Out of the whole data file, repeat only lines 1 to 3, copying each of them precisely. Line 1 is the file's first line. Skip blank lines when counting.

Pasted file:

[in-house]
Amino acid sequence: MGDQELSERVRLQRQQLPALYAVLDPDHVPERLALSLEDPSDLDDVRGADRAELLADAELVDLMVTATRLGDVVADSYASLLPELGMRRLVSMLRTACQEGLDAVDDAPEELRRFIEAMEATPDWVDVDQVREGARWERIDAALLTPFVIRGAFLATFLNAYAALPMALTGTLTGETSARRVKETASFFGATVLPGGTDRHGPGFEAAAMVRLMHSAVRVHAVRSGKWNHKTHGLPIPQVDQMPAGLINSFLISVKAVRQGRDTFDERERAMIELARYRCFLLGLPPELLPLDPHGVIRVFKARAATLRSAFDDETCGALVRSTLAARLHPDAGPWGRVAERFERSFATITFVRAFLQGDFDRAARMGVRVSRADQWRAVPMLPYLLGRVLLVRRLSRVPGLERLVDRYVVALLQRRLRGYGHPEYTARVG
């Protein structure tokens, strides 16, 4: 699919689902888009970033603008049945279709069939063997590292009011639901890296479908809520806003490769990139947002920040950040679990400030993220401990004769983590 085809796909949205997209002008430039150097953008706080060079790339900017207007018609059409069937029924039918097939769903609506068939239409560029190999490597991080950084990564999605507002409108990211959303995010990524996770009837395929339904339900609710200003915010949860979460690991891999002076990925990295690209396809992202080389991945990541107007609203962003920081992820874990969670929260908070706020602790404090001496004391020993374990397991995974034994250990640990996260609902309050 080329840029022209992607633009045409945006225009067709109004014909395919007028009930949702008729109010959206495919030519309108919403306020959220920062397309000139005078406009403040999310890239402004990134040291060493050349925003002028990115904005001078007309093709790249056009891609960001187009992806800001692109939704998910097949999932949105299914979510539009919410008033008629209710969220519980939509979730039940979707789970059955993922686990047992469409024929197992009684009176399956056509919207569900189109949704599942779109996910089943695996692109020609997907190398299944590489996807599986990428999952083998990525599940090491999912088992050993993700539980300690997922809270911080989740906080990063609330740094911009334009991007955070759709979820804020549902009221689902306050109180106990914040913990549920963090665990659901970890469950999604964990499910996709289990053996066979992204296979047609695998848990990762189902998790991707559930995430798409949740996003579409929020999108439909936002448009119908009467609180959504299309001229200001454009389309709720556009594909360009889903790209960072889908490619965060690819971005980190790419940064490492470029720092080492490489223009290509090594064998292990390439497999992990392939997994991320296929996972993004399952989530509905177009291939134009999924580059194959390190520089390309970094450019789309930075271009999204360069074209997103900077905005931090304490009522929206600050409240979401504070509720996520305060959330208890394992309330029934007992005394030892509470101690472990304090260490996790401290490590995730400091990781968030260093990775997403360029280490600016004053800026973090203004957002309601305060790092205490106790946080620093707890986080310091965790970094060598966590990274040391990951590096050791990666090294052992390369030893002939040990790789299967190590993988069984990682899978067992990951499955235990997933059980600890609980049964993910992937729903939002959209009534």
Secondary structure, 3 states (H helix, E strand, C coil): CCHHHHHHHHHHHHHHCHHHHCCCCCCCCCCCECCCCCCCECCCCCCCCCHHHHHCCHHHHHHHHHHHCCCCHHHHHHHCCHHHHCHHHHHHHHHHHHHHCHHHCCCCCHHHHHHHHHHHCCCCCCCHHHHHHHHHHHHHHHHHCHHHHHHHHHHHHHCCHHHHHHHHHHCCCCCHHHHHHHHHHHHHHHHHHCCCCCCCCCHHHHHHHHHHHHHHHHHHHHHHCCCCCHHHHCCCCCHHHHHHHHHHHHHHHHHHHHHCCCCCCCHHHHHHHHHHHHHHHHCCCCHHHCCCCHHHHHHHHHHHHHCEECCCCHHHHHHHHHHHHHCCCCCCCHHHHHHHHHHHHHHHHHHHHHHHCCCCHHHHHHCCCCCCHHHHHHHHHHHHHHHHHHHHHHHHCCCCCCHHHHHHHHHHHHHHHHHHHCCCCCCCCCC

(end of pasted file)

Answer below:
[in-house]
Amino acid sequence: MGDQELSERVRLQRQQLPALYAVLDPDHVPERLALSLEDPSDLDDVRGADRAELLADAELVDLMVTATRLGDVVADSYASLLPELGMRRLVSMLRTACQEGLDAVDDAPEELRRFIEAMEATPDWVDVDQVREGARWERIDAALLTPFVIRGAFLATFLNAYAALPMALTGTLTGETSARRVKETASFFGATVLPGGTDRHGPGFEAAAMVRLMHSAVRVHAVRSGKWNHKTHGLPIPQVDQMPAGLINSFLISVKAVRQGRDTFDERERAMIELARYRCFLLGLPPELLPLDPHGVIRVFKARAATLRSAFDDETCGALVRSTLAARLHPDAGPWGRVAERFERSFATITFVRAFLQGDFDRAARMGVRVSRADQWRAVPMLPYLLGRVLLVRRLSRVPGLERLVDRYVVALLQRRLRGYGHPEYTARVG
């Protein structure tokens, strides 16, 4: 699919689902888009970033603008049945279709069939063997590292009011639901890296479908809520806003490769990139947002920040950040679990400030993220401990004769983590 085809796909949205997209002008430039150097953008706080060079790339900017207007018609059409069937029924039918097939769903609506068939239409560029190999490597991080950084990564999605507002409108990211959303995010990524996770009837395929339904339900609710200003915010949860979460690991891999002076990925990295690209396809992202080389991945990541107007609203962003920081992820874990969670929260908070706020602790404090001496004391020993374990397991995974034994250990640990996260609902309050 080329840029022209992607633009045409945006225009067709109004014909395919007028009930949702008729109010959206495919030519309108919403306020959220920062397309000139005078406009403040999310890239402004990134040291060493050349925003002028990115904005001078007309093709790249056009891609960001187009992806800001692109939704998910097949999932949105299914979510539009919410008033008629209710969220519980939509979730039940979707789970059955993922686990047992469409024929197992009684009176399956056509919207569900189109949704599942779109996910089943695996692109020609997907190398299944590489996807599986990428999952083998990525599940090491999912088992050993993700539980300690997922809270911080989740906080990063609330740094911009334009991007955070759709979820804020549902009221689902306050109180106990914040913990549920963090665990659901970890469950999604964990499910996709289990053996066979992204296979047609695998848990990762189902998790991707559930995430798409949740996003579409929020999108439909936002448009119908009467609180959504299309001229200001454009389309709720556009594909360009889903790209960072889908490619965060690819971005980190790419940064490492470029720092080492490489223009290509090594064998292990390439497999992990392939997994991320296929996972993004399952989530509905177009291939134009999924580059194959390190520089390309970094450019789309930075271009999204360069074209997103900077905005931090304490009522929206600050409240979401504070509720996520305060959330208890394992309330029934007992005394030892509470101690472990304090260490996790401290490590995730400091990781968030260093990775997403360029280490600016004053800026973090203004957002309601305060790092205490106790946080620093707890986080310091965790970094060598966590990274040391990951590096050791990666090294052992390369030893002939040990790789299967190590993988069984990682899978067992990951499955235990997933059980600890609980049964993910992937729903939002959209009534």